Efficiency of siRNA delivery by lipid nanoparticles is limited by endocytic recycling

Gaurav Sahay, William Querbes, Christopher Alabi, Ahmed Eltoukhy, Sovan Sarkar, Christopher Zurenko, Emmanouil Karagiannis, Kevin Love, Delai Chen, Roberto Zoncu, Yosef Buganim, Avi Schroeder, Robert Langer, Daniel G. Anderson*

*Corresponding author for this work

Research output: Contribution to journalArticlepeer-review

647 Scopus citations

Abstract

Despite efforts to understand the interactions between nanoparticles and cells, the cellular processes that determine the efficiency of intracellular drug delivery remain unclear. Here we examine cellular uptake of short interfering RNA (siRNA) delivered in lipid nanoparticles (LNPs) using cellular trafficking probes in combination with automated high-throughput confocal microscopy. We also employed defined perturbations of cellular pathways paired with systems biology approaches to uncover protein-protein and protein-small molecule interactions. We show that multiple cell signaling effectors are required for initial cellular entry of LNPs through macropinocytosis, including proton pumps, mTOR and cathepsins. siRNA delivery is substantially reduced as ≅70% of the internalized siRNA undergoes exocytosis through egress of LNPs from late endosomes/lysosomes. Niemann-Pick type C1 (NPC1) is shown to be an important regulator of the major recycling pathways of LNP-delivered siRNAs. NPC1-deficient cells show enhanced cellular retention of LNPs inside late endosomes and lysosomes, and increased gene silencing of the target gene. Our data suggest that siRNA delivery efficiency might be improved by designing delivery vehicles that can escape the recycling pathways.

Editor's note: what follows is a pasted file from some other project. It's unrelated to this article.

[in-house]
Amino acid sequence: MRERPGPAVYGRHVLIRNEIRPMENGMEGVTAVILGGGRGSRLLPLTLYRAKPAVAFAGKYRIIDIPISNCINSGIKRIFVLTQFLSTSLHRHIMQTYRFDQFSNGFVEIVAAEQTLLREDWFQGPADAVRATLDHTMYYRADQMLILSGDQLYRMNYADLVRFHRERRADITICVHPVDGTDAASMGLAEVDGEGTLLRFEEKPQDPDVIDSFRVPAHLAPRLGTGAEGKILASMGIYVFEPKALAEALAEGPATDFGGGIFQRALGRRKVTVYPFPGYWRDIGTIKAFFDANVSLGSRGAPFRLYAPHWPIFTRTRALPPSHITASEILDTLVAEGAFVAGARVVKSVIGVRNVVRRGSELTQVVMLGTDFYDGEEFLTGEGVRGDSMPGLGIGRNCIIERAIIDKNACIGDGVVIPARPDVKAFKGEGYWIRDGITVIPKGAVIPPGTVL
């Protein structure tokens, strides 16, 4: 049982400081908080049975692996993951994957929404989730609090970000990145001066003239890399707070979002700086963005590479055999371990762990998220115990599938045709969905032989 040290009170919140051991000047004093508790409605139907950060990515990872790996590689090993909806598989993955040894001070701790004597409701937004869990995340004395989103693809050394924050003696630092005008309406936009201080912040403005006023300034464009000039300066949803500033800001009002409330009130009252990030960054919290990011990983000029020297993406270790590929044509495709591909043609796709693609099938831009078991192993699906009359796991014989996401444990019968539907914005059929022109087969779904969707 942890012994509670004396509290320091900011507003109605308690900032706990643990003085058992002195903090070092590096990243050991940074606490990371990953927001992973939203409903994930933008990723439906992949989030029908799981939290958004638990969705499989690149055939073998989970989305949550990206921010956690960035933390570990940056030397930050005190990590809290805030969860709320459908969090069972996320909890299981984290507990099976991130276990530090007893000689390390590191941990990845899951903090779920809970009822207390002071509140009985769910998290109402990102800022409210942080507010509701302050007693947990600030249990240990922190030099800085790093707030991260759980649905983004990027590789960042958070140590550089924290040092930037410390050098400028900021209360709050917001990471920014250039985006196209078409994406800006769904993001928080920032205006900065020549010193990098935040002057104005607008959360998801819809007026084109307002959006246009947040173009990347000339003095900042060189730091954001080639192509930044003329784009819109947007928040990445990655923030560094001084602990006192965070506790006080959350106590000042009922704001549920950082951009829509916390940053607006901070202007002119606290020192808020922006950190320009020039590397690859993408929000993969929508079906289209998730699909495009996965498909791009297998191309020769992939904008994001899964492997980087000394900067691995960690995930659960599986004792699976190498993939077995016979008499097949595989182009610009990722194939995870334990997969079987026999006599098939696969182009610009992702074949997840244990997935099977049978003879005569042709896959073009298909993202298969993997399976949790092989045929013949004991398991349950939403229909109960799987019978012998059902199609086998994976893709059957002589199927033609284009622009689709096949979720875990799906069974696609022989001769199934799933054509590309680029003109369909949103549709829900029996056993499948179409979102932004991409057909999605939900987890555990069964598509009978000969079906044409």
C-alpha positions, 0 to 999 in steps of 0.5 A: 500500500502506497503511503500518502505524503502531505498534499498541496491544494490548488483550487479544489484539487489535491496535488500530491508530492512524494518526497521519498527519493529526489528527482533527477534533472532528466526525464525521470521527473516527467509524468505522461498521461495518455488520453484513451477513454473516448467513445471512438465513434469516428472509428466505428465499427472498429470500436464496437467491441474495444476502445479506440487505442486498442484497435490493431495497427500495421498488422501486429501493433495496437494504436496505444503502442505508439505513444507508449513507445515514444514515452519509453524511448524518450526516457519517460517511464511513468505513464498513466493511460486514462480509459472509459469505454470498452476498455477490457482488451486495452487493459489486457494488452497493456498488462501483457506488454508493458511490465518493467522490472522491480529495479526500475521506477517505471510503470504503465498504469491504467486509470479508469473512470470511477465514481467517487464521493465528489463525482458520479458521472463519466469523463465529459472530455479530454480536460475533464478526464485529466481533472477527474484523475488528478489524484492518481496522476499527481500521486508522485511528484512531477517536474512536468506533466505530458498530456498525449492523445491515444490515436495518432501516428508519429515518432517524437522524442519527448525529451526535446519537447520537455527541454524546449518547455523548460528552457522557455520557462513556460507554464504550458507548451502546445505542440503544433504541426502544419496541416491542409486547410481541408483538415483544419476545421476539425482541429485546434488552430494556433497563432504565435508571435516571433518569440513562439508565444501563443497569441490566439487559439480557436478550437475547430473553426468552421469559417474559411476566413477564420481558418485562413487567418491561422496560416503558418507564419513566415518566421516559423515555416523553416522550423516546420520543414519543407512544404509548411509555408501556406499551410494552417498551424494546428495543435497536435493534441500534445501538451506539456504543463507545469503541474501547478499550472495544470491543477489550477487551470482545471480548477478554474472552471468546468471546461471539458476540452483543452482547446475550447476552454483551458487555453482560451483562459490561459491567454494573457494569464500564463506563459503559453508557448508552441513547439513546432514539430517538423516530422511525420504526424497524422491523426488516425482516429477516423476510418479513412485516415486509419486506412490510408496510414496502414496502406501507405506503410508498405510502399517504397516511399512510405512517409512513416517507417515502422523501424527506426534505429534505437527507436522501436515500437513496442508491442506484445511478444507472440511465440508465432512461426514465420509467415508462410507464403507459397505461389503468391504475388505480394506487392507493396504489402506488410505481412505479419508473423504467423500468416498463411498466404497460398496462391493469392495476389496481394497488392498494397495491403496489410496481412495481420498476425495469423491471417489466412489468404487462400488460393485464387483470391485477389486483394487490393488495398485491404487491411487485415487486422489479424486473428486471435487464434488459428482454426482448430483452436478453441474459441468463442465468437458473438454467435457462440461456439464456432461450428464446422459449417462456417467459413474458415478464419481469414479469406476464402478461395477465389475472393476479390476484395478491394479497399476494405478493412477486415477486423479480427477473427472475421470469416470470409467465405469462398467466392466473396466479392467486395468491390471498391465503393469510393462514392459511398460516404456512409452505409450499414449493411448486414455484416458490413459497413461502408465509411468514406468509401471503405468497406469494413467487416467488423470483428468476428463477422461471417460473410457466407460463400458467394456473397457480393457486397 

Original languageAmerican English
Pages (from-to)653-658
Number of pages6
JournalNature Biotechnology
Volume31
Issue number7
DOIs
StatePublished - Jul 2013
Externally publishedYes

Bibliographical note

Funding Information:
We dedicate this work to the memory of MIT police officer Sean Collier who valiantly gave his life for the protection of the MIT community. We would like to thank P. Lobel and L. Huang from Rutgers University for NPC1 primary and immortalized cell lines. We wish to thank W. Salmon and N. Watson of the Whitehead Institute Core facility at MIT for help with confocal imaging. We would also like to thank D. Brown (Harvard MGH), K. Whitehead, R. Bogorad (MIT) and H. Yin (MIT) for healthy discussion. We would also like to thank J. Maraganore (Alnylam) and M. Invernale (MIT) for critical reading of the manuscript. Special thanks to D. Alakhova at University of Nebraska Medical Center for her help with graphic design. We would also like to thank Alnylam Pharmaceuticals, Control release grant EB000244 for funding. This work was supported by the National Heart, Lung, and Blood Institute, US National Institutes of Health, as a Program of Excellence in Nanotechnology (PEN) Award, Contract #HHSN268201000045C.

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